More than half of Americans are having difficulty negotiating the see-saw of losing weight or maintaining their ideal weight. The nation’s hyper-tendency toward weight gain has made health insurers worried, and it’s easy to see why. According to the Centers for Disease Control and Prevention, in 2012 it cost $1400 more annually to treat an obese patient and $6,600 more for a diabetic, than a patient who had a healthy weight.
Insurers love to understand a constituent’s body mass index (BMI), or a measure of an individual’s body fat, because it serves as a key indicator of someone’s likelihood of developing certain chronic illnesses, such as diabetes, high blood pressure, and heart disease.
To keep people healthy, many insurers and employers reward employees who lower their BMI. We all know losing weight isn’t easy, but wearables may help keep folks on track by tracking fitness progress and allowing insurers to reward those making improvements to their health.
As the nation’s most popular form of exercise, walking has the potential to be part of the solution. But all too often it delivers no measurable gain.
The winning equation to lowering your BMI is one where calories out exceed calories in. To increase the “calories out” side of the equation, the body needs to be put under pressure some of the time, and often that includes a variation of the exercise routine. This requirement of variation and “stress,” reminds me of my neighbour who exercises by walking around the same block every day. He desperately wanted to lose weight, but constantly complained about not making progress. Yet, he didn’t walk faster, steered clear of the hills and didn’t even change the way he was eating, and when I last saw him he had gained weight. It was a hopeless merry-go-round! The lesson is that unchallenging exercise, however routinely accomplished, is simply not going to shift weight.
Building muscular strength and endurance has to be fed into a successful weight loss equation. The effect of increased muscle mass on calorie burn is real and long lasting, if often exaggerated. The additional benefit is the ability to perform activities with more resistance (such as hill work) that burn more calories.
By adding safe amounts of distance and resistance into a walk schedule – along with mandatory rest days – walkers fairly rapidly reach a magical milestone. Now we hit on the valuable BMI measure - time and again we find that dropping two points of BMI builds an almost <unshakeable faith> in the routine.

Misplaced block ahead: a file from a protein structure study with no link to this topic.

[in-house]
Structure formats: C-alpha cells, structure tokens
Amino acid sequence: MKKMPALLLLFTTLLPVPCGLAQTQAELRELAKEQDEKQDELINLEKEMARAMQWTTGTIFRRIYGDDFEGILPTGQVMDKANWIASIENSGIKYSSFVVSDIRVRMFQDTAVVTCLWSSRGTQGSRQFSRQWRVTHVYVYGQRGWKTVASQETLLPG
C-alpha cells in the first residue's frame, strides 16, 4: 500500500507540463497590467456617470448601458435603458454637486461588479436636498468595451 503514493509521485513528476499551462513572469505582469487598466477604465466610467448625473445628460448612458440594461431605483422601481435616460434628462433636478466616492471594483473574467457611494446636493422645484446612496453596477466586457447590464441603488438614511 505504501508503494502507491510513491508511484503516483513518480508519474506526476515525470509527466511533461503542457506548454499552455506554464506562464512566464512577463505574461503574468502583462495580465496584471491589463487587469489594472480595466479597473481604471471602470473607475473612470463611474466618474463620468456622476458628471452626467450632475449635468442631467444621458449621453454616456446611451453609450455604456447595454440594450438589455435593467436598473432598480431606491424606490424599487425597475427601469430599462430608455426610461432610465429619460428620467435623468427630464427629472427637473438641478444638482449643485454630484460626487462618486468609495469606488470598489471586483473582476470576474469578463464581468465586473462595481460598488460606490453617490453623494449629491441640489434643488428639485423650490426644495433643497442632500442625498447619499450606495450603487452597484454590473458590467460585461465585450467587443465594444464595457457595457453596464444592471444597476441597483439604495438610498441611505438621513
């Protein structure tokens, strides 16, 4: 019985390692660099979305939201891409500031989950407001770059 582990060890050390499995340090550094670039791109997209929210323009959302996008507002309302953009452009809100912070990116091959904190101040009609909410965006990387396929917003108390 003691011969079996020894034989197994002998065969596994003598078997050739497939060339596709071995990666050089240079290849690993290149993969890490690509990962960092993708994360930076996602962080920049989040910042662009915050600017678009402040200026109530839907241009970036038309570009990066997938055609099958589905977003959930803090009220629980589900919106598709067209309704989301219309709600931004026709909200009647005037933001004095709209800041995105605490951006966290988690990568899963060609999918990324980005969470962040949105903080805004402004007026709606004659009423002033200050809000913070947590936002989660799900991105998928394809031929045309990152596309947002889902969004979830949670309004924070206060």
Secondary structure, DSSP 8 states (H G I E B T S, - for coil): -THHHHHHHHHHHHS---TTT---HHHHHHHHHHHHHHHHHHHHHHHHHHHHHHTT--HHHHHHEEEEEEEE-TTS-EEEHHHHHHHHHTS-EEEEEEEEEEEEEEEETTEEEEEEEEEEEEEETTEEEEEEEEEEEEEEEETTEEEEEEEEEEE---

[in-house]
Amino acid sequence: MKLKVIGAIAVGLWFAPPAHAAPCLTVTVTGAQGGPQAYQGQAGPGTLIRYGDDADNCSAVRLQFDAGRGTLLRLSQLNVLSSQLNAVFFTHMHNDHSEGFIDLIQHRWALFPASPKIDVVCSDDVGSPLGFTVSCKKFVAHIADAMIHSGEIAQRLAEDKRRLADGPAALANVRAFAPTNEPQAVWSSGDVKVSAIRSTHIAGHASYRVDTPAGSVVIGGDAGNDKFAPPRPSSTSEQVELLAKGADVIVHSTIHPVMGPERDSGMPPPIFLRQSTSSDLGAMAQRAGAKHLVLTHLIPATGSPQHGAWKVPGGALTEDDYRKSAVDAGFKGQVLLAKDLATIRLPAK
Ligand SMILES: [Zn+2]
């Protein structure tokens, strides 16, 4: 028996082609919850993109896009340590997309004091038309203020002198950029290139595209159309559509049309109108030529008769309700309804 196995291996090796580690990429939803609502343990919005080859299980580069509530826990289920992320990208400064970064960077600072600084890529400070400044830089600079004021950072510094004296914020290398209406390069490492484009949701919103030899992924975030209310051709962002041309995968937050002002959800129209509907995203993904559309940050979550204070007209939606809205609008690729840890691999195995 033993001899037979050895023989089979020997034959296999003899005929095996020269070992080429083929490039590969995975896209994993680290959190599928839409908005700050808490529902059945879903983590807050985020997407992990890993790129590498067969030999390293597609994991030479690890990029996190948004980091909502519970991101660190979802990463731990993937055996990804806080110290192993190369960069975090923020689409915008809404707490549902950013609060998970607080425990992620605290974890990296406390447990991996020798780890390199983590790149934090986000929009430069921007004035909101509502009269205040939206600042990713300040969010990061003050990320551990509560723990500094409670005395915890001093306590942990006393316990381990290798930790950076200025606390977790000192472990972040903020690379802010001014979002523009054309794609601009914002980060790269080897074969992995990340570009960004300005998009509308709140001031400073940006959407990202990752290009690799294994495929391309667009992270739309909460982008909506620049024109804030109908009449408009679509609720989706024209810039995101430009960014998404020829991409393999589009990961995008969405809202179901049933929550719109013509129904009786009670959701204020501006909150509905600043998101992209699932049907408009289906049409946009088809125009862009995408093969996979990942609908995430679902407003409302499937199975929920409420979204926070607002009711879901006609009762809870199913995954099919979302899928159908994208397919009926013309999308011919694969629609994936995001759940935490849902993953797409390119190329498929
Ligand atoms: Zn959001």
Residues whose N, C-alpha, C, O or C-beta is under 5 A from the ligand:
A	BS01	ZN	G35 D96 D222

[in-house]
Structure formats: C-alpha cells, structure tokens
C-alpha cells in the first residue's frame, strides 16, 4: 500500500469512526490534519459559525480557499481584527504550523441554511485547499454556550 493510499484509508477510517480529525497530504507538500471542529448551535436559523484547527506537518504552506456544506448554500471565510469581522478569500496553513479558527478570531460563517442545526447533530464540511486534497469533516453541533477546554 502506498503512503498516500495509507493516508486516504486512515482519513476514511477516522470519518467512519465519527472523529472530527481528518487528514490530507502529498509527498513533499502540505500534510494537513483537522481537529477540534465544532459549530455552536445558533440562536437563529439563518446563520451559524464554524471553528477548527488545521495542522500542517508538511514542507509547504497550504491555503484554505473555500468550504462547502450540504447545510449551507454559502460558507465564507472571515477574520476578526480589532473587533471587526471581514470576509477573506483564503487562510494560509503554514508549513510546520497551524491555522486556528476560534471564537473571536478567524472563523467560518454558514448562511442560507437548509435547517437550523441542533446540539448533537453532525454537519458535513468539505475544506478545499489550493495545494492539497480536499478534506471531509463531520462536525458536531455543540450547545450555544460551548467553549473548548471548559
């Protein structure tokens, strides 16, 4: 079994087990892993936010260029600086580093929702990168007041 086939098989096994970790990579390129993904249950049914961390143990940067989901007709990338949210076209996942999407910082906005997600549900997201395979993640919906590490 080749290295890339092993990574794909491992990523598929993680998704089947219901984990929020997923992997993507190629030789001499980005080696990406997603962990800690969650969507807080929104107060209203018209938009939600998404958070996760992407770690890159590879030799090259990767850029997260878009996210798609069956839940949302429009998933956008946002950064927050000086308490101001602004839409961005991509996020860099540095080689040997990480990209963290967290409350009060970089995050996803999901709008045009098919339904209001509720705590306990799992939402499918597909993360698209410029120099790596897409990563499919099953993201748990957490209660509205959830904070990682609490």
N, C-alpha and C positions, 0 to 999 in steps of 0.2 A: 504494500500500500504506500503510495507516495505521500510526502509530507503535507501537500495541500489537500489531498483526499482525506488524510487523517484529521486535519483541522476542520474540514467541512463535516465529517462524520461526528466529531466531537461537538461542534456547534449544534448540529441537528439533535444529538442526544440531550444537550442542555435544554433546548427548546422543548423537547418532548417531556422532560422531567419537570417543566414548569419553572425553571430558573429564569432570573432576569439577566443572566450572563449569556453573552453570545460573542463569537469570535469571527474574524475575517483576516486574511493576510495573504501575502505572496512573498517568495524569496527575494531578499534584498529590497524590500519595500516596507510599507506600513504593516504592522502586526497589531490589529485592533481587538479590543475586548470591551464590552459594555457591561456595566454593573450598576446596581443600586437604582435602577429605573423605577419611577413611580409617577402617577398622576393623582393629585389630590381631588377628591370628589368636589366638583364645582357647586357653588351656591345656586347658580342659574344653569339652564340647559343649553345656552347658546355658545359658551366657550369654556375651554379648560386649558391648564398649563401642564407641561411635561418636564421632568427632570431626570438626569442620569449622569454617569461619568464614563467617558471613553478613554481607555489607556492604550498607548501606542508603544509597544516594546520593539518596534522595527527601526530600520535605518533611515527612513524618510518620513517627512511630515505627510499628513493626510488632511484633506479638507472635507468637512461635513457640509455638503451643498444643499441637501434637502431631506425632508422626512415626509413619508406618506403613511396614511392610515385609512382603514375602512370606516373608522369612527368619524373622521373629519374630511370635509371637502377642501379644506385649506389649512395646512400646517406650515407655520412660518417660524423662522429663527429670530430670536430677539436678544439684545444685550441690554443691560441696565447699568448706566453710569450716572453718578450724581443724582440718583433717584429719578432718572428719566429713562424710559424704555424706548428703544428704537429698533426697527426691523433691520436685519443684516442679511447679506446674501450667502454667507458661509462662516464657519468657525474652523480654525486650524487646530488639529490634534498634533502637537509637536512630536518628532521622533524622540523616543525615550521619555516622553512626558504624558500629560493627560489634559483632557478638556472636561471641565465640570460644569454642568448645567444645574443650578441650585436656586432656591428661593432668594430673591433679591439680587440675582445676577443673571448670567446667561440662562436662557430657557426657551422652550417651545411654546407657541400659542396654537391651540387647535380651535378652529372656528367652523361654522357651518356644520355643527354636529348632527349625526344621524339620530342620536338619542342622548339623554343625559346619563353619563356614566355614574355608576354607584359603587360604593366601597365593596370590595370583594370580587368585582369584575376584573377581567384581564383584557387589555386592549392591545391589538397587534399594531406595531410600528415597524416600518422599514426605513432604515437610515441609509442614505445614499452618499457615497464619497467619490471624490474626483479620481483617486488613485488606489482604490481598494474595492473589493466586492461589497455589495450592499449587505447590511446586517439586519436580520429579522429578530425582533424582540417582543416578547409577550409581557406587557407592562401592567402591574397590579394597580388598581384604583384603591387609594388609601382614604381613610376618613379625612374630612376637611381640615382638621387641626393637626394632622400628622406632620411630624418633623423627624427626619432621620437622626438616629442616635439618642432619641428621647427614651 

This is where a new generation of smarter wearables can come in. The wearable should prompt a user (before, after and during a workout) to comply with a routine tailored to that user’s ability, which also builds in the necessary variety and resistance training. By monitoring gradient, speed, stride rate, heart rate and other variables it is possible to automatically detect different training types such as hill and up tempo work, and offer trophies for compliance.
Automated prompts of this sort can be extremely effective. In a five year study conducted to build a business case to New Zealand’s largest health insurer, I set up 1,500 non-physically-active participants to receive automated behavioral prescription to guide them toward a goal of improving their fitness and completing a half marathon. Of the 1,500, 89 percent reached the start-line, with a 100 percent completion rate.
In my experience it is in fact better to focus on performance improvement rather than calories out when considering an exercise routine. Birthday cake, New Year’s champagne and game day hot dogs will happen, so there will always be times when excess calories makes weight go up. This can lead to feelings of failure and hopelessness. By contrast, focusing on an upward trend of fitness performance is sustainable, satisfying and part of a healthy lifestyle. It also makes the all-important resistance training feel fundamental – with smaller jeans as the welcome side effect.
Along with improving diet, focusing on fitness should be part of the arsenal of every individual and group seeking to lighten the load on their joints and the economy. And perhaps for the first time, wearables are in a strong position to help.
Edited by Stefania Viscusi
Wearable Tech World Home